The Chrysalis Tarot by Holly Sierra and Toney Brooks

The Chrysalis Tarot
Art by Holly Sierra, text by Toney Brooks
US Games, 2014

sw087_nonfiction_Arrington-Hayley_The-Chrysalis-Tarot

Review by Hayley Arrington

Chrysalis Tarot is now one of my favorite decks. Holly Sierra’s paintings for the cards are truly beautiful; I’m even enamored of the back of the cards, showing delightful, psychedelic butterflies. There is so much to see in each card that meditating on the images alone would be time well spent.

Chrysalis has some characteristic differences. Let us begin with the Minor Arcana:

Stones replace Pentacles/ Coins
Mirrors replace Cups
Spirals replace Wands/ Rods
Scrolls replace Swords

At first, I had trouble differentiating Spirals and Scrolls. However, remembering the idiom, “the pen is mightier than the sword,” when encountering Scrolls, has helped me to remember that they have the same associations as Swords. In Chrysalis, Spirals are associated with fire and Scrolls with air, but there is little in the cards to let the reader know this, it is told to us in the little white booklet (henceforth referred to as LWB). So, in my opinion, associate these suits with whichever element you feel comfortable associating them as, or are most accustomed to doing.

The court cards for these suits are collectively called The Troupe and are each given a distinct name. For instance, “The Weaver” is the name given for the “Queen of Scrolls” while “ The Acrobat” is the “Page of Stones.” These are delightful cards, but I must say that their representations bear little association with their suit, so it is all the more important that their “Queen of-,” “Page of-” names remain on the cards.

Working with Chrysalis has been fun and enlightening, although my experience with the LWB was generally frustrating. Upon reading through it, I noticed some cards whose interpretations were almost like their reversal meanings.

The Major Arcana is an interesting mix of world cultures and characters. I found these to be heavier on the Celtic theme than I would have thought based solely on the paintings. Here are several that I noted as odd or especially liked.

II – Sorceress (The High Priestess)”: This card is beautiful, and I like this card, overall. Brooks writes that Sorceress portrays Morgan le Fay, and in fact, calls her this exclusively in the description. I wonder why they just didn’t name the card this, then.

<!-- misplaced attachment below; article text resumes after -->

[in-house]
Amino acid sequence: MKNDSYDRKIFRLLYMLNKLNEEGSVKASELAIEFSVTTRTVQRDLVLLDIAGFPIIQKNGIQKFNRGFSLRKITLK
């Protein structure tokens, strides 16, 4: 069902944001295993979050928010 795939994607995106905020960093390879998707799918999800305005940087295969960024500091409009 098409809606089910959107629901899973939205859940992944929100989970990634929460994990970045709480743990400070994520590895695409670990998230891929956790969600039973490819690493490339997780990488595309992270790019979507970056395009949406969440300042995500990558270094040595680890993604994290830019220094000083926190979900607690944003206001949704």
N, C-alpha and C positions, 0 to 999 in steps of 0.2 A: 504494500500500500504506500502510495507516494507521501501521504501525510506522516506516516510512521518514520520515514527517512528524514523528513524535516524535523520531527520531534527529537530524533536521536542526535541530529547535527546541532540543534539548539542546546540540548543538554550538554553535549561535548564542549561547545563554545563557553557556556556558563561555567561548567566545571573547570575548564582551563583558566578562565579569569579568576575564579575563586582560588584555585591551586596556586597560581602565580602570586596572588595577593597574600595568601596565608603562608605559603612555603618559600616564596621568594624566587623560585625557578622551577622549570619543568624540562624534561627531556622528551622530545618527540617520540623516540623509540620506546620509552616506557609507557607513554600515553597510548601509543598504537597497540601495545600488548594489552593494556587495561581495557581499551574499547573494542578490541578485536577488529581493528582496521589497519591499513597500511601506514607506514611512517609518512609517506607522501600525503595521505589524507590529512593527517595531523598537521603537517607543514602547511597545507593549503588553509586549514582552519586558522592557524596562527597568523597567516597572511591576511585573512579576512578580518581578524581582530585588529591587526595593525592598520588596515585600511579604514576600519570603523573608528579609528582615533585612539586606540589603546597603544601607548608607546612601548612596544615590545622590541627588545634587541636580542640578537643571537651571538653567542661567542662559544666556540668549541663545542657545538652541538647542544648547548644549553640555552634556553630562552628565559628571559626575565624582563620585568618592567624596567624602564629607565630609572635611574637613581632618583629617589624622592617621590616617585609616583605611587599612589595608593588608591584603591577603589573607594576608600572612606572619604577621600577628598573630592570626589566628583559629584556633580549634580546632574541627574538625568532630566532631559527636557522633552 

IX – Storyteller (The Hermit)”: This beautifully evocative card is my favorite in the Major Arcana, possibly my favorite overall.

XII – Celtic Owl (The Hanged Man)”: At first, I was taken off guard by this card’s representation not as a human figure, but as an owl in flight. Working with the deck has made me appreciate this card and the symbolism I feel it has. I am a little confused, however, by the description and keyword Brooks gives it, as “REBIRTH” (p. 14) is usually a keyword given to the Judgment card.

XIII – Ariadne (Death)”: If this is what death looks like when it comes my time to die, I will be happy to slough off my mortal coil. Brooks’ description, though, leads me away from the images in the card. Brooks writes that the figure in the card is “Ariadne, Celtic goddess of the gates of time…” (p. 15). The heroine of Minoan, society is suddenly Celtic. I am left guessing at the reasons for Brooks calling her Celtic and a goddess of something I’ve never heard her associated with. This description made me throw the LWB across the room.

Apart from using my favorite Tarot spreads, I used Brooks’ “Pentagram 5-Card Spread” which is similar to Shekhinah Mountainwater’s “Pentagram Tarot Layout,” from her book, Ariadne’s Thread.

Chrysalis Tarot is a beautiful deck, clearly made with love, and is currently a favorite of mine. It is my recommendation that Tarot readers, lovers, and collectors go out and get a deck and learn the many intricacies found within. Working with Chrysalis has definitely made me a true fan.

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